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History of the Endowment Fund

Creation of the Funds

The endowment funds have their origin in three federal acts granting federal lands to the territory and later the State of Idaho for specific purposes under the Idaho Admissions Act. Income is derived from the sale of land, timber sales, land rentals, cottage site rentals, grazing rentals and mineral extraction from these endowment lands. In accordance with Idaho Code, these funds are perpetually appropriated and set apart for the support and maintenance of the Public School Fund and eight other individual funds, all of which are pooled for investment purposes. (Beneficiaries)

The Department of Lands administers the endowment lands and the Endowment Fund Investment Board manages the income endowment fund. The Endowment Fund Investment Board was created by the 1969 Legislature after passage of an amendment to the Constitution of the State of Idaho Article IX in 1968 by Idaho voters. (The Board)

Purpose

The purpose of the Endowment Fund Investment Board is to invest the proceeds from the endowment lands. In addition to public schools, eight other agencies or beneficiaries were granted endowment lands. Originally, six of these eight endowment funds were grouped together for investment purposes into a “Pooled Fund”, but now all land grant beneficiary funds are managed in a single, comingled pool. The Idaho Admission Act also provides that five percent of the proceeds of sales of federal lands within the state – after deducting expenses – shall be paid into the Public School Fund. That fund also receives monies from unclaimed shares and dividends of Idaho corporations, certain anonymous political contributions, and escheated* estates. For many years, the fund also received monies generated from unclaimed livestock, but beginning in 2015, the Legislature redirected any future amounts to a scholarship fund for agriculture students.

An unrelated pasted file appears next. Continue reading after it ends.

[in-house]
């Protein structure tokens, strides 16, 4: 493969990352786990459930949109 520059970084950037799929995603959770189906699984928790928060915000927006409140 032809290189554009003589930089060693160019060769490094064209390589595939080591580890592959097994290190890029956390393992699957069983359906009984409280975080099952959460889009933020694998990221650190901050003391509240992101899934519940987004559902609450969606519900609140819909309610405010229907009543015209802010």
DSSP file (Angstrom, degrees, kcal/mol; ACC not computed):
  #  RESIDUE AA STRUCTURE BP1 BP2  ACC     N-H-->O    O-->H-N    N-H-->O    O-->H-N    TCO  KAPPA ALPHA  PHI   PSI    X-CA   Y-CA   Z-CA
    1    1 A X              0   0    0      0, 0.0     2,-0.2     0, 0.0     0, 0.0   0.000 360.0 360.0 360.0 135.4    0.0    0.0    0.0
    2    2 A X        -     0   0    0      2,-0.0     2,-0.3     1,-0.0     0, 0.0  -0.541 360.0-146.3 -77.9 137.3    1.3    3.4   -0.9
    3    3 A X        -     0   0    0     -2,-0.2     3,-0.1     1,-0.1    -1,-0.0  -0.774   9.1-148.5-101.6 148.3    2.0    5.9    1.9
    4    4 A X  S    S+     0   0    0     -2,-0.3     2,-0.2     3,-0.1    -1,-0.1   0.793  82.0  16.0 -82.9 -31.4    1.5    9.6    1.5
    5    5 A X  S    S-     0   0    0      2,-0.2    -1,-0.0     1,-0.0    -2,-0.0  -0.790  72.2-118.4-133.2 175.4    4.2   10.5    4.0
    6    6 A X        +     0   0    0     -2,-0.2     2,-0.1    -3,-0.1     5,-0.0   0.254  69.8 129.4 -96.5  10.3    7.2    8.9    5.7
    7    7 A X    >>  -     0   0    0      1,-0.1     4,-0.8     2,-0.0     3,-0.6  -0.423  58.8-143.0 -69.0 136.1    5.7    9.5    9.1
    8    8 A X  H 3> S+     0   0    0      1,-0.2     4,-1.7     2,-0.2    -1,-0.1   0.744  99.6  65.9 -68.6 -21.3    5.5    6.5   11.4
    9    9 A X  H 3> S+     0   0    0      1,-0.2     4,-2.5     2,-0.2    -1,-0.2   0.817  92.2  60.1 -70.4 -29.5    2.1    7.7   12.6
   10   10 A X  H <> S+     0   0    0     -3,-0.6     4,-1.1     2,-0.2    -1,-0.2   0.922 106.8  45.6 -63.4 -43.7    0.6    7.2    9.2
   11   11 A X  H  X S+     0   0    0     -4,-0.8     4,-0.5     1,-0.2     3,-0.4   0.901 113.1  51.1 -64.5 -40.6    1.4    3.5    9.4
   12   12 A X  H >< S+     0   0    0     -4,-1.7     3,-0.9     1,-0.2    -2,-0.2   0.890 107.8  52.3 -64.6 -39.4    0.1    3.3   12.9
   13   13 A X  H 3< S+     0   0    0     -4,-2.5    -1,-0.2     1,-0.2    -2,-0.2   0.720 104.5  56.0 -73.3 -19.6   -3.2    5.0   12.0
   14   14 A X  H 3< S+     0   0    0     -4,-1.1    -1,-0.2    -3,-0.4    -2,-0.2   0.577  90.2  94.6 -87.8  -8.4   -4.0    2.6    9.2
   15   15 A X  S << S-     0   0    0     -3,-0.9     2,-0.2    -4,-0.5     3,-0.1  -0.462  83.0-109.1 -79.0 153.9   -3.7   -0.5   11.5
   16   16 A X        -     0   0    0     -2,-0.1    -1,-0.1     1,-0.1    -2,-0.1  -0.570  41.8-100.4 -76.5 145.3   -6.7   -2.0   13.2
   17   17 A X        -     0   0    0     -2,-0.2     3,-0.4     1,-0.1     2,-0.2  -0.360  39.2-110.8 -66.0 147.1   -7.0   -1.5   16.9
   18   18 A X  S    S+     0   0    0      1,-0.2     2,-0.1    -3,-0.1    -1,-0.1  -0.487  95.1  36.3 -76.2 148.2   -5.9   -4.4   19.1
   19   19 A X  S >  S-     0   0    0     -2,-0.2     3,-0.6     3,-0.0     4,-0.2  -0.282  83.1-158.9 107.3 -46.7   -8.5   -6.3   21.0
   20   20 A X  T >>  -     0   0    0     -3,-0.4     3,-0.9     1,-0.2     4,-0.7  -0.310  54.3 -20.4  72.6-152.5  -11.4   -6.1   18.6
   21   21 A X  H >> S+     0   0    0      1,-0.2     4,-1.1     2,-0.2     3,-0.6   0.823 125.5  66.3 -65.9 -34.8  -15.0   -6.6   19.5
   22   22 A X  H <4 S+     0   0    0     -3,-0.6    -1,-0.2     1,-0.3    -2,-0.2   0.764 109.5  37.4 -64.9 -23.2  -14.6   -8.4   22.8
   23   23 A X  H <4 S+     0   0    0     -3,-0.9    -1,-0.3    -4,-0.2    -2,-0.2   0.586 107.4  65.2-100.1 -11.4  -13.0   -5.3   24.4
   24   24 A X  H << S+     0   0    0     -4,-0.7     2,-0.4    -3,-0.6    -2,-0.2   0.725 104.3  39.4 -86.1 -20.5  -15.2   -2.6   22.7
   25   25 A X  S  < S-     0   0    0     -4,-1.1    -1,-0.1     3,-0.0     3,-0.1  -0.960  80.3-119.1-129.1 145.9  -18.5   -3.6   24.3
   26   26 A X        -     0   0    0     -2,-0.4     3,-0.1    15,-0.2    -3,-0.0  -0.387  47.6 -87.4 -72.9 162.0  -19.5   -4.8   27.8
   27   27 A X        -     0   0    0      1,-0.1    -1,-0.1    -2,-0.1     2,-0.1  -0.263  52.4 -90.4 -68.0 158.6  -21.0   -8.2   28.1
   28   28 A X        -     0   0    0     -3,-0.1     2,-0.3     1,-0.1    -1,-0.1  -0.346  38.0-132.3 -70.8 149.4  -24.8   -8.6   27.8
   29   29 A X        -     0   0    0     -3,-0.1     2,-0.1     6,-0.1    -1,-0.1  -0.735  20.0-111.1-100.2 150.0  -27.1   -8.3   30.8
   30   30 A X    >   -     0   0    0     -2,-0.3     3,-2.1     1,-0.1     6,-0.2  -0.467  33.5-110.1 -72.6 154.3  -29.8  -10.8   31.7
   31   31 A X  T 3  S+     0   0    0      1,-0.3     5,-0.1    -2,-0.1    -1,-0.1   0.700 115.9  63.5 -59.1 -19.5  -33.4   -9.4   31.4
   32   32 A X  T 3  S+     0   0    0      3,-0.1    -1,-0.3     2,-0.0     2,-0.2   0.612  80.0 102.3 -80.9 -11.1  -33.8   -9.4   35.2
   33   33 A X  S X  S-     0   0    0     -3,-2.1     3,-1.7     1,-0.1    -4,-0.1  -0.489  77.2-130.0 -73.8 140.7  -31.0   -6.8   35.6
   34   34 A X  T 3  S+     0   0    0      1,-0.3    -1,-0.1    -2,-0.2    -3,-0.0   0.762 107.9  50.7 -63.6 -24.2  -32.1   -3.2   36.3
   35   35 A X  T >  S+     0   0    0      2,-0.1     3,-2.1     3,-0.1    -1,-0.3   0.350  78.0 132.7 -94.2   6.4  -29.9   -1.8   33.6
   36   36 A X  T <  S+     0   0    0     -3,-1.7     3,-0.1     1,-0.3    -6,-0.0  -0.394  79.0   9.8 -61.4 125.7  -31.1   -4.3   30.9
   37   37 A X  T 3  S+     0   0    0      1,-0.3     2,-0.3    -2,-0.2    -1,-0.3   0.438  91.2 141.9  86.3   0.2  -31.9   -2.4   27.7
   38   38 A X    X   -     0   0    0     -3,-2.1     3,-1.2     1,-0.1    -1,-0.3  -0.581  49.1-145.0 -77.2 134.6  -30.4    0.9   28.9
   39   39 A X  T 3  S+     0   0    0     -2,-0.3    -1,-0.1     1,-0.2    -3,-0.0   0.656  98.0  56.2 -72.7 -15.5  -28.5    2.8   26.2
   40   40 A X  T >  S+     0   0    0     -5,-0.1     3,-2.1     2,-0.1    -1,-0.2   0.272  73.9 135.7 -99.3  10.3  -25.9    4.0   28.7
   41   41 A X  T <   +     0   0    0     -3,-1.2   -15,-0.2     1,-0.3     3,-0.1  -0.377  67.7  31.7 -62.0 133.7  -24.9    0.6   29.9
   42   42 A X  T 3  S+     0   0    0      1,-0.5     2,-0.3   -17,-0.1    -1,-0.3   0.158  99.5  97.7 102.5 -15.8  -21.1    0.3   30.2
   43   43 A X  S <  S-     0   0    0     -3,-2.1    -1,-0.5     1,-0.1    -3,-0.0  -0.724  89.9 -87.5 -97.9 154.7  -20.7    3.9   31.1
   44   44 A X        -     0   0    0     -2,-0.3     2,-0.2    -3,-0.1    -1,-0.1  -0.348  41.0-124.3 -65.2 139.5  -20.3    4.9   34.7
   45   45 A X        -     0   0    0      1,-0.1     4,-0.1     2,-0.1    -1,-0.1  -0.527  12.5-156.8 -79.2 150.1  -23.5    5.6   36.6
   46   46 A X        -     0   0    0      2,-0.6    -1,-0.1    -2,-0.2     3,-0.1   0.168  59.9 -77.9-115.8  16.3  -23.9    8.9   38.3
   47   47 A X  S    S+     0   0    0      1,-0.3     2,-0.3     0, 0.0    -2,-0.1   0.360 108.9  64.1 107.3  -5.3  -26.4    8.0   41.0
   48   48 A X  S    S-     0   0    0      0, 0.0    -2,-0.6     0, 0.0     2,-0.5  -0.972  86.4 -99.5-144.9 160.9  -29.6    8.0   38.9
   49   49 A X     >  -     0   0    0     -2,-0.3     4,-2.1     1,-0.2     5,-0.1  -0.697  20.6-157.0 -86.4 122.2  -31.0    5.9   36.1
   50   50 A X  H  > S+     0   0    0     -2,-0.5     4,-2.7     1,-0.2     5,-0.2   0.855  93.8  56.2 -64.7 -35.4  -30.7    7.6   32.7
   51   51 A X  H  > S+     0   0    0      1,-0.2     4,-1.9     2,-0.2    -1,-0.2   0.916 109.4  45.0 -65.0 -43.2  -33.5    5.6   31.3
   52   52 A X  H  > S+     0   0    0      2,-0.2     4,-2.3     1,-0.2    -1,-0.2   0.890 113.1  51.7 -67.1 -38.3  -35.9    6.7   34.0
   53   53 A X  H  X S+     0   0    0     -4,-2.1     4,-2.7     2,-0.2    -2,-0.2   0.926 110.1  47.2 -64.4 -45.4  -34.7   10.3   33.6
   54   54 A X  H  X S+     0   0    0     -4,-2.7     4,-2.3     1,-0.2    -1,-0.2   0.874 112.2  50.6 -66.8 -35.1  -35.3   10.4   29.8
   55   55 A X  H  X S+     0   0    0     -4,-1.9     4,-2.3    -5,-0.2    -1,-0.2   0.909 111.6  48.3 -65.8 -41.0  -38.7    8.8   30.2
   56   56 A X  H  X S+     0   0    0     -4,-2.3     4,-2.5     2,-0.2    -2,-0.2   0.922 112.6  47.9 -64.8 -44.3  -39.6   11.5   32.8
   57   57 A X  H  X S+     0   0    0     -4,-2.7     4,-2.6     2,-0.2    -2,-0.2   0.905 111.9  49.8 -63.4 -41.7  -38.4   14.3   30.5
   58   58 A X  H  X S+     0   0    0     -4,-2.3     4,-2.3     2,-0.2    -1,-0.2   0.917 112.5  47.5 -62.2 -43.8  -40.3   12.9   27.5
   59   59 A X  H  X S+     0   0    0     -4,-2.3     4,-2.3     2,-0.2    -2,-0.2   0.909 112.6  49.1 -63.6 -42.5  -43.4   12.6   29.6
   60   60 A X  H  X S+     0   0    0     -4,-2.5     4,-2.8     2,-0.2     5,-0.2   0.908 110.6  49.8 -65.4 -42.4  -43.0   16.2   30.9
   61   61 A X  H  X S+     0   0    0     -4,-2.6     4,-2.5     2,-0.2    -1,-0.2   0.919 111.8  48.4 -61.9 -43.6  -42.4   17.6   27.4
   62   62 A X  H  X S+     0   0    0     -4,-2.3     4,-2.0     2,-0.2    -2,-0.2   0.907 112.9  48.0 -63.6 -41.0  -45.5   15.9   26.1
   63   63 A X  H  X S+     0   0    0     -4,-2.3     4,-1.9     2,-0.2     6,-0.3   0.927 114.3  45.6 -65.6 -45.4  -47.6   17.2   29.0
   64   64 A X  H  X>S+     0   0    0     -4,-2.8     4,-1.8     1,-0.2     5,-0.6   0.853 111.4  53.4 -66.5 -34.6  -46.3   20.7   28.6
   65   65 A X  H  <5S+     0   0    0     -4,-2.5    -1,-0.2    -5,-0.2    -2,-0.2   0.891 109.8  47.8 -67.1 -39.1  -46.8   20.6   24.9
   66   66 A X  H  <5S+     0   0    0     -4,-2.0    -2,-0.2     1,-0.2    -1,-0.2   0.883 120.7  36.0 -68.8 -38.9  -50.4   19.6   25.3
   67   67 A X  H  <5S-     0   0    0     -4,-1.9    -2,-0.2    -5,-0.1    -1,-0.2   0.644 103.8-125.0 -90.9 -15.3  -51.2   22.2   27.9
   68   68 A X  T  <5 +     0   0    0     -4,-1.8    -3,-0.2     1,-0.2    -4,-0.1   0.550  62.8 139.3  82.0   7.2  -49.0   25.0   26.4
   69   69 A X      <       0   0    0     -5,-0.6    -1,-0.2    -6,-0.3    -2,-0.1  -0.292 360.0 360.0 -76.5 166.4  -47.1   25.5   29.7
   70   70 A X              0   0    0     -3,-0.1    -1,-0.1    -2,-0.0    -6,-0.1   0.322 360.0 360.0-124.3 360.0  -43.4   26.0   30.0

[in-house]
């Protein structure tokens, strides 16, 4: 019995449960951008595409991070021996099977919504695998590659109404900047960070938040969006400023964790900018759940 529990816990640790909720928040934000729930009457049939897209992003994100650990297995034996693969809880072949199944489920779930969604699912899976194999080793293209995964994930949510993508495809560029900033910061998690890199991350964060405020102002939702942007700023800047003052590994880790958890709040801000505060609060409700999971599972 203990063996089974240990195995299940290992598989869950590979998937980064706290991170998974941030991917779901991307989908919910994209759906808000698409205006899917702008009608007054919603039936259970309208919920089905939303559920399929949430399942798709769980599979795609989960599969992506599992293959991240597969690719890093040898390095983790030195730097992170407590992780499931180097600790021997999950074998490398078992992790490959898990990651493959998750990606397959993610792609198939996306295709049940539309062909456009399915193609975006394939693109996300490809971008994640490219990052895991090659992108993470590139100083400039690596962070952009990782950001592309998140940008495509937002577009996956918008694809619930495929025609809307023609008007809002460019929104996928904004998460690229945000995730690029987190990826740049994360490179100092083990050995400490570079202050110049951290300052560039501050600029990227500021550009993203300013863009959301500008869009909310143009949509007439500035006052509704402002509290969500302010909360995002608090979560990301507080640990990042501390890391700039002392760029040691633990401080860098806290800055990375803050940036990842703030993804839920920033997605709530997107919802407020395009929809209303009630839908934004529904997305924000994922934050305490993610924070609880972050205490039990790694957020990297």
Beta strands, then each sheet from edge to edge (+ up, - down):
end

Land grant endowment funds are not “public” funds for the general use of state government. Instead, per federal law and the state constitution, the state must act as a trust manager, managing and distributing the funds solely in the interest of the trust beneficiaries.

Program Changes

When the Board was created, the assets in the land grant endowment funds were approximately $77 million. Currently, those assets are worth almost $2 billion. (Reports)

The Board originally employed four contract investment managers to manage $40 million of the assets. The balance of $36.9 million was managed by the Department of Finance. In July 1971 the Board employed a professional staff investment manager and released two contract managers. In 1974 one of the remaining contract managers was released, and in 1978 the last remaining outside manager was released. The funds´ growth led the Board to hire two assistant investment managers. The first was funded and hired beginning July 1, 1986, and the second was funded and hired beginning June 6, 1994.